While the movie is controversial and some have labeled the movie as jihadist propoganda simply because it’s a Palestinian film, that label is unfair. The setting happens to be in the West Bank, but this film’s story could be easily translated to nearly anywhere in the world. The fact that it involves Palestinians and Israelis almost feel like a circumstance, and we aren’t beaten over the head with it or any political ideology despite it being a fundamental part of the story. The main story comes in Omar’s internal conflict, primarily with his love for Nadia and what his actions could mean for her, and we root for him to get the girl and run away from all this conflict, which clearly becomes his goal.

“Omar” tells a beautiful if conflicted love story set in the context of a modern conflict. While some may be turned off by it’s background subject, if you have an open mind and patience with opposing viewpoints, you’ll find an excellent and touching film albeit with an obvious ending that doesn’t provide much of a surprise by the time you get there.

“Omar” earns 4 out of 5 stars.

Movie Review: Blue Jasmine

Blue JasmineTitle: “Blue Jasmine”

Director: Woody Allen

Writer: Woody Allen

Stars: Cate Blanchett, Alec Baldwin, Peter Sarsgaard

My rating: 3 out of 5 stars

This movie was supposed to be Woodie Allen’s return to the big time with lots of press saying that this was his best movie in years. Then again, we hear this about nearly every one of his films. I’m sorry to say that after the wonderful “Midnight in Paris,” “Blue Jasmine” is kind of a let down.

“Blue Jasmine” follows Jasmine, played by Cate Blanchett, who was a high-society socialite in New York and has fallen on hard times after her investor husband was convicted and committed suicide in prison. It has broken her mind in a way as she has a tendency to talk to herself frequently, so she has come to San Francisco to live with her sister until she can get back on her feet.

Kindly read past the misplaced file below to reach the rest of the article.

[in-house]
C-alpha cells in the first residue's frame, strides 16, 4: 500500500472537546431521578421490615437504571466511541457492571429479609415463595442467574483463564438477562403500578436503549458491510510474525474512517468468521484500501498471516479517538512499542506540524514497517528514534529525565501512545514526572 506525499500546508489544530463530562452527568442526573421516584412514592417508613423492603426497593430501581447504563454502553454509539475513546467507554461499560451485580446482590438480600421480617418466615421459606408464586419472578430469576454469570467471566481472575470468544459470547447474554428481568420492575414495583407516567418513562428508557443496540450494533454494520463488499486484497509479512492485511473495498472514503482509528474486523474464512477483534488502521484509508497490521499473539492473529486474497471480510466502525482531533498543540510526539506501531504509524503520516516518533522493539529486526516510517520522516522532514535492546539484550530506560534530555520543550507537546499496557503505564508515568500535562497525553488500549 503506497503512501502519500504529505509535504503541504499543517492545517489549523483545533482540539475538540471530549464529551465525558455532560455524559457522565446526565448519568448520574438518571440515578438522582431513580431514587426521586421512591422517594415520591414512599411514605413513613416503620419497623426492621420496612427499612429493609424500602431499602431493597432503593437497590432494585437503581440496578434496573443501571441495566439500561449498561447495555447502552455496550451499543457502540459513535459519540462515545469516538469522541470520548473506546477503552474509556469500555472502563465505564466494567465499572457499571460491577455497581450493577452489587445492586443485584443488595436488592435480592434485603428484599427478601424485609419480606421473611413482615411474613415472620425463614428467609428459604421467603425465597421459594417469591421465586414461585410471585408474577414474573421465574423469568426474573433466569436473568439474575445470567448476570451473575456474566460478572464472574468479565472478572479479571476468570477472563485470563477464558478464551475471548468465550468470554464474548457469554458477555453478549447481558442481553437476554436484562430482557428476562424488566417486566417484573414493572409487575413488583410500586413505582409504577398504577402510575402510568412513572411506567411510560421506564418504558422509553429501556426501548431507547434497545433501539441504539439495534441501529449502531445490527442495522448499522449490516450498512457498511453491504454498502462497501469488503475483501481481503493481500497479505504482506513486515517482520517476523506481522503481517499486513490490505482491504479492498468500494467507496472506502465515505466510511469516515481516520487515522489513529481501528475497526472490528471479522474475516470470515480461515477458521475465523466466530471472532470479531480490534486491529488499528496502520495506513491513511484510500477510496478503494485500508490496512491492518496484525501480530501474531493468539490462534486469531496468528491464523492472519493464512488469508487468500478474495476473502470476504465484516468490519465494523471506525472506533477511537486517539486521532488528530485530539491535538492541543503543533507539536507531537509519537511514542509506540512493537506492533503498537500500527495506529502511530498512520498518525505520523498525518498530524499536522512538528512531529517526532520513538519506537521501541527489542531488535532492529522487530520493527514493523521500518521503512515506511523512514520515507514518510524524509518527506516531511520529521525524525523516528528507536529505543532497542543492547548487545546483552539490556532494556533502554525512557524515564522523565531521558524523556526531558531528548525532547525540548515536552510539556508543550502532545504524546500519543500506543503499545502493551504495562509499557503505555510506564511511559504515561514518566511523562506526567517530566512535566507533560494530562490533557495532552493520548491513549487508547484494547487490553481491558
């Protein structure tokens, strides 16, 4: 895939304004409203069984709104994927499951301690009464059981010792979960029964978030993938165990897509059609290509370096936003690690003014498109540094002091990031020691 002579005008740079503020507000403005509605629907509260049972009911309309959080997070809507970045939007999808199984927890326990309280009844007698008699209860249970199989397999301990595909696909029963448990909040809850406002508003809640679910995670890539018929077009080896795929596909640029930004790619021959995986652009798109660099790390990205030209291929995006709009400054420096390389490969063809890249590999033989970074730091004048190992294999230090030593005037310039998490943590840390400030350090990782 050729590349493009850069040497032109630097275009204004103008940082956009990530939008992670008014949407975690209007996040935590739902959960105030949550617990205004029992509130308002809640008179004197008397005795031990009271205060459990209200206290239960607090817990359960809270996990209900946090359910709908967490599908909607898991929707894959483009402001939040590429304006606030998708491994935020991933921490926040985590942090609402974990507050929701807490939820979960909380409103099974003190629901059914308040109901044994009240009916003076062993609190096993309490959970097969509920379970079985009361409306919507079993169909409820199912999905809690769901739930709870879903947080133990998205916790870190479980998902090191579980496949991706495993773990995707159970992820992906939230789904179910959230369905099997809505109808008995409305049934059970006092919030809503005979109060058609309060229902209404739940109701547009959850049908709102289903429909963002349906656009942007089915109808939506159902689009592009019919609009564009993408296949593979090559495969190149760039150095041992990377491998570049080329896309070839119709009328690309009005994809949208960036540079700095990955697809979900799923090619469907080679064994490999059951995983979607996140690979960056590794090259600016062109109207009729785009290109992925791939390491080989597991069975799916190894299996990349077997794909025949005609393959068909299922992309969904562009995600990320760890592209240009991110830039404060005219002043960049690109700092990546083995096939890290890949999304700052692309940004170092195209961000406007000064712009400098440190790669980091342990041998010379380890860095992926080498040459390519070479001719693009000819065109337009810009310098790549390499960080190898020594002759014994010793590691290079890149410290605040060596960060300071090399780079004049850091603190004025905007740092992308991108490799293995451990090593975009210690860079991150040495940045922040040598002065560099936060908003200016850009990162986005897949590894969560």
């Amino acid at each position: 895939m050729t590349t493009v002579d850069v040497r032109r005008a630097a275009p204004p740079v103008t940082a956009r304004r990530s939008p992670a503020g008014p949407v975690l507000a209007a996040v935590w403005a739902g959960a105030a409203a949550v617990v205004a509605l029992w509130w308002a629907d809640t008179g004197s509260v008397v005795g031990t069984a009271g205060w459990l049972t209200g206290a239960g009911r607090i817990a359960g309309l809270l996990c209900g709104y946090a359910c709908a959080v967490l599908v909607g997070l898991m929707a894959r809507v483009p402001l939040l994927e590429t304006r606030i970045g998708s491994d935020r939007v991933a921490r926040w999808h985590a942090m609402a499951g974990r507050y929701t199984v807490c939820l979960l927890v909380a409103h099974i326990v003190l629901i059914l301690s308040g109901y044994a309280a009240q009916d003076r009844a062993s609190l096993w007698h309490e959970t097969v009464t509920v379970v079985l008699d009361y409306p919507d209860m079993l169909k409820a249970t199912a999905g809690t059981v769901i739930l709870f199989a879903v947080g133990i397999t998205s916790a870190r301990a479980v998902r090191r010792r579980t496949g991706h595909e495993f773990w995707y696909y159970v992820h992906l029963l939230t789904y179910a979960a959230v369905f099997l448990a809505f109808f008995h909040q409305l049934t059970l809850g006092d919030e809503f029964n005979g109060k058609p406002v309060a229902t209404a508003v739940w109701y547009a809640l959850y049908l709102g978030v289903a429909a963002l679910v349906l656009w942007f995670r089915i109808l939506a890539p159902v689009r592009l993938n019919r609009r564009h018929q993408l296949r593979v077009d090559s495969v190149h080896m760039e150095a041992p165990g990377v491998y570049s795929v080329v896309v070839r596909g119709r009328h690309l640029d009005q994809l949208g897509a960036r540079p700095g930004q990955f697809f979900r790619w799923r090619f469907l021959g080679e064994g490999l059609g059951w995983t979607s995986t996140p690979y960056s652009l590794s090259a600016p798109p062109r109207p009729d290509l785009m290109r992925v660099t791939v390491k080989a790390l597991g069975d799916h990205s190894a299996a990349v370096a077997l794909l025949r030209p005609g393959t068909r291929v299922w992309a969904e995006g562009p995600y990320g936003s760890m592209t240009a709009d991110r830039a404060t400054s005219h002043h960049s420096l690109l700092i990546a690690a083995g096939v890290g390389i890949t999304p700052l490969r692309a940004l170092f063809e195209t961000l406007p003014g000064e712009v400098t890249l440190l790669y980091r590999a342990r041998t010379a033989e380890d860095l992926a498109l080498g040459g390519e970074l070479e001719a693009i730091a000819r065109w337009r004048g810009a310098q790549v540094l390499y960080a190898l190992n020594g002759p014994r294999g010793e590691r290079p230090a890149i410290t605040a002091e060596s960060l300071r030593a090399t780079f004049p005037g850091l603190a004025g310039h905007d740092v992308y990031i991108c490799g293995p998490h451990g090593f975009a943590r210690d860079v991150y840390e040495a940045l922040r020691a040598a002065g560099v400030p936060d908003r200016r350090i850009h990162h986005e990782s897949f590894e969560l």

The performances are phenomenal. Every person in this movie played their part excellently. Allen has great talent as a director for getting the best out of his cast. Everyone from Blanchett to Louis C.K. to Andrew Dice Clay (yes, he is in this movie) turn in some of the best performances I’ve seen out of any of them.

But there’s a fundamental flaw, and one that I can’t believe I’m writing about: The dialogue just…doesn’t…work. That feels very strange to write about a Woodie Allen movie, but it’s true. The dialogue comes off as annoying rather than endearingly awkward (let’s face it, at least in the beginning, Blanchett is playing Woodie Allen, which isn’t a bad choice given her ability to play Bob Dylan). But the screenplay they had to work with, while telling a good story and making the characters endearing even if they’re not the most likeable, could have been so much better, and it feels like it’s diminished with clumsy and annoying dialogue.

It’s a Woodie Allen film that has some problems, even if the actors involved have turned in some of the best performances of their career. The dialogue gets irritating quickly and doesn’t feel like it measures up to Allen’s past films. A disappointment, although a disappointment with merits.

“Blue Jasmine” earns 3 out of 5 stars.